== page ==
<msg>('http://vcenter.redacted.lan:9084/vum/repository/hostupdate/csco/csco-VEM-5.5.0-metadata.zip','/tmp/tmp6q7F56','[Errno 4] IOError: <urlopen error [Errno -2] Name or service not known>')</msg>
I recently needed to change the IP address of my PSC. Unfortunately it was already inaccessible so I was unable to do it via the standard GUI methods. I SSH’d into the box and had a look but it pretty immediately becomes apparent you can’t just update things the way you would a normal linux box. Enter vami_config_net. I believe this utility is available on any of the VMWare appliances that utilize VAMI/photon but I could be wrong. As you may notice int he article it refers to this being for the vCetner Support Assistant, but it worked just the same for me on my external PSC.
In preparation for migrating from vCenter 6.5 w/ embedded PSC, to a external PSC I needed to validate the replication between my new external PSC and the embedded platform services controller. To validate PSC replication partners, the vdcrepadmin utility can be used. For more information see https://kb.vmware.com/selfservice/microsites/search.do?language=en_US&cmd=displayKC&externalId=2127057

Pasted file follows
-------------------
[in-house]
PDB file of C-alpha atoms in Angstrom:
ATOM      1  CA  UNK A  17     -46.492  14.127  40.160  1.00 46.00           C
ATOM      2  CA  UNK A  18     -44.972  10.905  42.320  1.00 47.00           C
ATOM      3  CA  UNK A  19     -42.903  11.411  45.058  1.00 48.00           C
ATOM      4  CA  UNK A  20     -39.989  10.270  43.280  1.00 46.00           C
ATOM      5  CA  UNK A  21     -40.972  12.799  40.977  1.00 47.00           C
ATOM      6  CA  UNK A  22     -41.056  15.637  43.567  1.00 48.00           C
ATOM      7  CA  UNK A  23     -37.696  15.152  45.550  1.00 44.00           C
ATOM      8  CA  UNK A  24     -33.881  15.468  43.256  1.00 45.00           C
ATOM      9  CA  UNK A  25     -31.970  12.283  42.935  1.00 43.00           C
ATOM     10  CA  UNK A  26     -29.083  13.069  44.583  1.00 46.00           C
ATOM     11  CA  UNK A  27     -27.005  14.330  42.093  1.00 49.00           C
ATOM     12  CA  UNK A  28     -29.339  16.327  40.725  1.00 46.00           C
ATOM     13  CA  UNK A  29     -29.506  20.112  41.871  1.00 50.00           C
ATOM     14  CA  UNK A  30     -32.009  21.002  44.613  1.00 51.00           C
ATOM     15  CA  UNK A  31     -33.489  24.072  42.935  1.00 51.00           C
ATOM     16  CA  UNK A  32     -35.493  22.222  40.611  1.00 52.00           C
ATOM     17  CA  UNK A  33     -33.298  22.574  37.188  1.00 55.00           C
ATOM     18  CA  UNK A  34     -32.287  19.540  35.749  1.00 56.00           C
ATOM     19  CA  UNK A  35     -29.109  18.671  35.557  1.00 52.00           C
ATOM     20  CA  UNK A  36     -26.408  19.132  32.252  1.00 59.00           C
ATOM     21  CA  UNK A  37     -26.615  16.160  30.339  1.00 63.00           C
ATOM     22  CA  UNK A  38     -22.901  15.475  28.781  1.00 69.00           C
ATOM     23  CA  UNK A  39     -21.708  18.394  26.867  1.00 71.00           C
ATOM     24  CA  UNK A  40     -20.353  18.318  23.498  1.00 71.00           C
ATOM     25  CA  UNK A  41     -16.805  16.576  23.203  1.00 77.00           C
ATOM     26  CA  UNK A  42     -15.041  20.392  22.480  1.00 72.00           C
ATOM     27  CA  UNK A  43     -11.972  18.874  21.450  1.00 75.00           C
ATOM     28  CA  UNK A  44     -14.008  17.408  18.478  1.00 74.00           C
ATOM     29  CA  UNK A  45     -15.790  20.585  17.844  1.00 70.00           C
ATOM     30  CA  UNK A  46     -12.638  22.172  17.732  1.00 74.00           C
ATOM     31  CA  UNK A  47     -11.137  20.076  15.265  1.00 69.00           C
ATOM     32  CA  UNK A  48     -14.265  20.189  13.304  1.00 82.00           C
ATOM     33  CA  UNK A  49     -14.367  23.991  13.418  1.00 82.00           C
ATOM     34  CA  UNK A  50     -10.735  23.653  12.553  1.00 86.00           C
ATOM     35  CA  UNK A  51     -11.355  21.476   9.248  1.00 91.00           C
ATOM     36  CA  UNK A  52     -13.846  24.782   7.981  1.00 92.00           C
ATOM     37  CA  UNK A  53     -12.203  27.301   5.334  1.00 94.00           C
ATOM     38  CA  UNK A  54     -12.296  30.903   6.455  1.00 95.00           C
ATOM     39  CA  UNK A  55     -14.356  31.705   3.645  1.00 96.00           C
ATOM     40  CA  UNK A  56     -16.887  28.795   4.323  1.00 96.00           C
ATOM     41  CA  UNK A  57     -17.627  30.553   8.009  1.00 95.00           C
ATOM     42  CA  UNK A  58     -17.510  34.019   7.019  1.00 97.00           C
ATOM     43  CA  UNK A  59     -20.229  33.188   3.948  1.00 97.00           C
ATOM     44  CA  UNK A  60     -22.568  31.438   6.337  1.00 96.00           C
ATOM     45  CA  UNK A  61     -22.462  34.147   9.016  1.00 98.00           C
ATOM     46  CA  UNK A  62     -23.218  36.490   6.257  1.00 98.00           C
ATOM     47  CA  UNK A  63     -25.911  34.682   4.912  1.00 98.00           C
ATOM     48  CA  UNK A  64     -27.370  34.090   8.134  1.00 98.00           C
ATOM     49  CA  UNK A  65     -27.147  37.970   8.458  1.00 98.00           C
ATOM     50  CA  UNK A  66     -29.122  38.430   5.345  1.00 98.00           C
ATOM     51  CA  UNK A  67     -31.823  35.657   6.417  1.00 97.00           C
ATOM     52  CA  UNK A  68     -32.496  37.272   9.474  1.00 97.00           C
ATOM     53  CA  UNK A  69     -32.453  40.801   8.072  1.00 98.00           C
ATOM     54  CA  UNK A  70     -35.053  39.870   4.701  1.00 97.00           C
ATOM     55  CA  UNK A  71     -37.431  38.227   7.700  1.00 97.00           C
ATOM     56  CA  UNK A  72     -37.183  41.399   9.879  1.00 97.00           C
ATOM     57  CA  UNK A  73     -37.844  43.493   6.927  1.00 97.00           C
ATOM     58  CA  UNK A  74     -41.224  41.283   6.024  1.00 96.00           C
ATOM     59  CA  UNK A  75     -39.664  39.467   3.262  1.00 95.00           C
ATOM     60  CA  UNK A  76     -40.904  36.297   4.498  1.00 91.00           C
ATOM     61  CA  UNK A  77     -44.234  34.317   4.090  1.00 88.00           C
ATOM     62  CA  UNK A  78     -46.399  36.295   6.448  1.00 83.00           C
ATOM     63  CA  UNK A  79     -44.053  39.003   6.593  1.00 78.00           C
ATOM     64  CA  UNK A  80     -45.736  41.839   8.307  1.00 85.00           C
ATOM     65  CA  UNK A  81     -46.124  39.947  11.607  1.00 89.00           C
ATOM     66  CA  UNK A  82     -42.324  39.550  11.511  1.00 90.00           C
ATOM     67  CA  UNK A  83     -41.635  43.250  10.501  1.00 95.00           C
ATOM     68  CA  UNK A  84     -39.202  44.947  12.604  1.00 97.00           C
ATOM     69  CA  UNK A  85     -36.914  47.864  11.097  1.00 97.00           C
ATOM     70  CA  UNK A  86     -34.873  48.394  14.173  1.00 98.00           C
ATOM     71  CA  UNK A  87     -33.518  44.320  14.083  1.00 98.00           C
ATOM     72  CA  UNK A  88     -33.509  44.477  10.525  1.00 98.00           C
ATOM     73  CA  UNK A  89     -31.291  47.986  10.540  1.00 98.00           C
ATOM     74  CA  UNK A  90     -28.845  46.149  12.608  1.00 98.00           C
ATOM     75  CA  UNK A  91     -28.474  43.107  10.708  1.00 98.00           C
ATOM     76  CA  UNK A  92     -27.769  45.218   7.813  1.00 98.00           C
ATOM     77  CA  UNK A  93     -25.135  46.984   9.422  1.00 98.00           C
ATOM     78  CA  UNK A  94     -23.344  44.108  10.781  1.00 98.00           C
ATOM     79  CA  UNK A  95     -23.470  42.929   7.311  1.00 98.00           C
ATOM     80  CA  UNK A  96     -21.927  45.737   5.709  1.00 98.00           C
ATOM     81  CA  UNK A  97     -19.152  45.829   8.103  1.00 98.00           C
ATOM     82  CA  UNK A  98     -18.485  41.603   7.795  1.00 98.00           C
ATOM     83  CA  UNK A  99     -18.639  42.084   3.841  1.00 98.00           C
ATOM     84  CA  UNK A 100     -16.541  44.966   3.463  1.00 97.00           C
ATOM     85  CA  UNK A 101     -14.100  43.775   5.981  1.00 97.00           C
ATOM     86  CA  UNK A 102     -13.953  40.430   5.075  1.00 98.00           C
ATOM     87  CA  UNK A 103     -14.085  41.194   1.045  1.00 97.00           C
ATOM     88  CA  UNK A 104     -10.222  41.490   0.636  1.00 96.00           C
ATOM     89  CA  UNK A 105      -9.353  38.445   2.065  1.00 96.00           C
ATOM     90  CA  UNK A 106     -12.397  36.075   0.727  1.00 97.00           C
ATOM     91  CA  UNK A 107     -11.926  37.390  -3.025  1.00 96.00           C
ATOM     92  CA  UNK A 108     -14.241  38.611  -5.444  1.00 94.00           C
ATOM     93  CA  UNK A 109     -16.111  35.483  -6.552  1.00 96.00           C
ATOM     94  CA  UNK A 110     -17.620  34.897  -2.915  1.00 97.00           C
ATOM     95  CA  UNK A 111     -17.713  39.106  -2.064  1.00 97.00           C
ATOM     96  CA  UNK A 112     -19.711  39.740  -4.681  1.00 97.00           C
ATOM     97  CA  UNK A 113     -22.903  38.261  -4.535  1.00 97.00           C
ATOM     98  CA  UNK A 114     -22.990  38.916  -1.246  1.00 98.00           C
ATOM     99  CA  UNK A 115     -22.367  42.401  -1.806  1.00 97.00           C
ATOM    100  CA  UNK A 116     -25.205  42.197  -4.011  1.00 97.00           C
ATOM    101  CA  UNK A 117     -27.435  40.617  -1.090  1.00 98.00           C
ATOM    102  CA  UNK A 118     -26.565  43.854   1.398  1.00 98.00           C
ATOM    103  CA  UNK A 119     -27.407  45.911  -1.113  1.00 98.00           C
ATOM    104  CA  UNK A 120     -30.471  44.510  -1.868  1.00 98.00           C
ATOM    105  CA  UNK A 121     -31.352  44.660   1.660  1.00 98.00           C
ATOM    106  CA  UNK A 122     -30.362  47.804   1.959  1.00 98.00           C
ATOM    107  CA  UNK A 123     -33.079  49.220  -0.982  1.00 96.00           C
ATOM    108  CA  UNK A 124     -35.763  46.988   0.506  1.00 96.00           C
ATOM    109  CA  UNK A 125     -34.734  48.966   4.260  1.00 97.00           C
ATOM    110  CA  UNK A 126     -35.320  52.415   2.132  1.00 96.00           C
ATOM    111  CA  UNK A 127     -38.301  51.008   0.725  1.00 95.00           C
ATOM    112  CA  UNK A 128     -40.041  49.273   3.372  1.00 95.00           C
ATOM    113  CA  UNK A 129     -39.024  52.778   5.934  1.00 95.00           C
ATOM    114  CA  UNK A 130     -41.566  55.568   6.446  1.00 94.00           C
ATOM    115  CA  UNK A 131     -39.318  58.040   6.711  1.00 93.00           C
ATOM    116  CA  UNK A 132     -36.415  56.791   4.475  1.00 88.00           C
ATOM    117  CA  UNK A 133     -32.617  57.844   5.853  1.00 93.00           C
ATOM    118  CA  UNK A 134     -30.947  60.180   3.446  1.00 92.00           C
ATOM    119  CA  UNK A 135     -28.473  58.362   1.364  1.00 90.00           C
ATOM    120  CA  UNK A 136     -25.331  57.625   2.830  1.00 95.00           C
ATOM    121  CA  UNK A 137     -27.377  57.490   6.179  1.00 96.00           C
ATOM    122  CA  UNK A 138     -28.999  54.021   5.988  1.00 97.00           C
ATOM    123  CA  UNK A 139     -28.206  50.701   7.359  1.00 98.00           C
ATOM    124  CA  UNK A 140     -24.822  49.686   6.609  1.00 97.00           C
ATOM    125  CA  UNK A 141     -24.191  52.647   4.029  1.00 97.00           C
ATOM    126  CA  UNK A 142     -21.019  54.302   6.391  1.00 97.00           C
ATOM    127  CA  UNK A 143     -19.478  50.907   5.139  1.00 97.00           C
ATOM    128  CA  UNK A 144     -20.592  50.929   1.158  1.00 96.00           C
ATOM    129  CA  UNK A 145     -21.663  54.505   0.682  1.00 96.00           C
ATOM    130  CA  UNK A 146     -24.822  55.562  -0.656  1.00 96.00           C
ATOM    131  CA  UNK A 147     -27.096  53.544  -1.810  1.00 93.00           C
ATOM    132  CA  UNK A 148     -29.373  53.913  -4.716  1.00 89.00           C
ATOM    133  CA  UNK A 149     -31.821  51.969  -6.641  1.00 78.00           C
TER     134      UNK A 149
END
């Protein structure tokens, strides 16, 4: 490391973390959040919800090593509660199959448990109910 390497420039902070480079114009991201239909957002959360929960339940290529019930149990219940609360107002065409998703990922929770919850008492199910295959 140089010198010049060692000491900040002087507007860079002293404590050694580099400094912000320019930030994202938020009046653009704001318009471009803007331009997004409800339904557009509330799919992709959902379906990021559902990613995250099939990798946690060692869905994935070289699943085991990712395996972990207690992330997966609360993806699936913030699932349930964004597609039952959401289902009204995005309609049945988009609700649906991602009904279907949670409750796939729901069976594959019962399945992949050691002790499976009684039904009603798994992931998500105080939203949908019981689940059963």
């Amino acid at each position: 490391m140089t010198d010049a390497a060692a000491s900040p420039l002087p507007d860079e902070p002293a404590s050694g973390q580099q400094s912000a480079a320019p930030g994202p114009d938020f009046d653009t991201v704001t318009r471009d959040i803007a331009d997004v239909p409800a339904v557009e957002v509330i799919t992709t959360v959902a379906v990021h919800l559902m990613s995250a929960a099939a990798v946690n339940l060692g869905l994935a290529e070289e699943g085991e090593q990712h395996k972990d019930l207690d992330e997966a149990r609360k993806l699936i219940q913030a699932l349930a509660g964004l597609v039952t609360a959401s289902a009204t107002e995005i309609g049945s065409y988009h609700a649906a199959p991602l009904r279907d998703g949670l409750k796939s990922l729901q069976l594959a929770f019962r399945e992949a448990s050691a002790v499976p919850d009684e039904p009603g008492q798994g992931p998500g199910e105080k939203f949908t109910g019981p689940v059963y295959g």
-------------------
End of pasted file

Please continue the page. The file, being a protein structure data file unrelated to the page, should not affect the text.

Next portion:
I have used to below commands to recover from a failed PSC deployment. When trying to redeploy after the failed deployment, I encountered the error:
“Failed to run vdcpromo”
Following the below steps on the current PSC resolved the error and I was then able to successfully restart the PSC deployment.
Also, protip to avoid having to keep redeploying the appliance, take a snapshot right after phase 1 completes. Then you can simply restore the snap and access your vm via the web interface to try again.
VMware vCenter Server Appliance188.8.131.5200
Type:vCenter Server with an embedded Platform Services Controller
Additional info: I also ran into this when trying to deploy an additional PSC that had a failed installation, but got a completely different error (see below). Going to Administration -> System Configuration in the flash vSphere web client also displays the failed PSC. Login to the live PSC and use the above commands to cleanup, then restart the new PSC deployment. Refreshing the System Configuration page once the vdcleavefed command was ran confirms the cleanup is complete and the failed install is no longer listed.
The error I received when deploying this PSC was:
Could notconnect toVMware Directory Service via LDAP.Verify VMware Directory Service isrunning on the appropriate system andisreachable from thishost.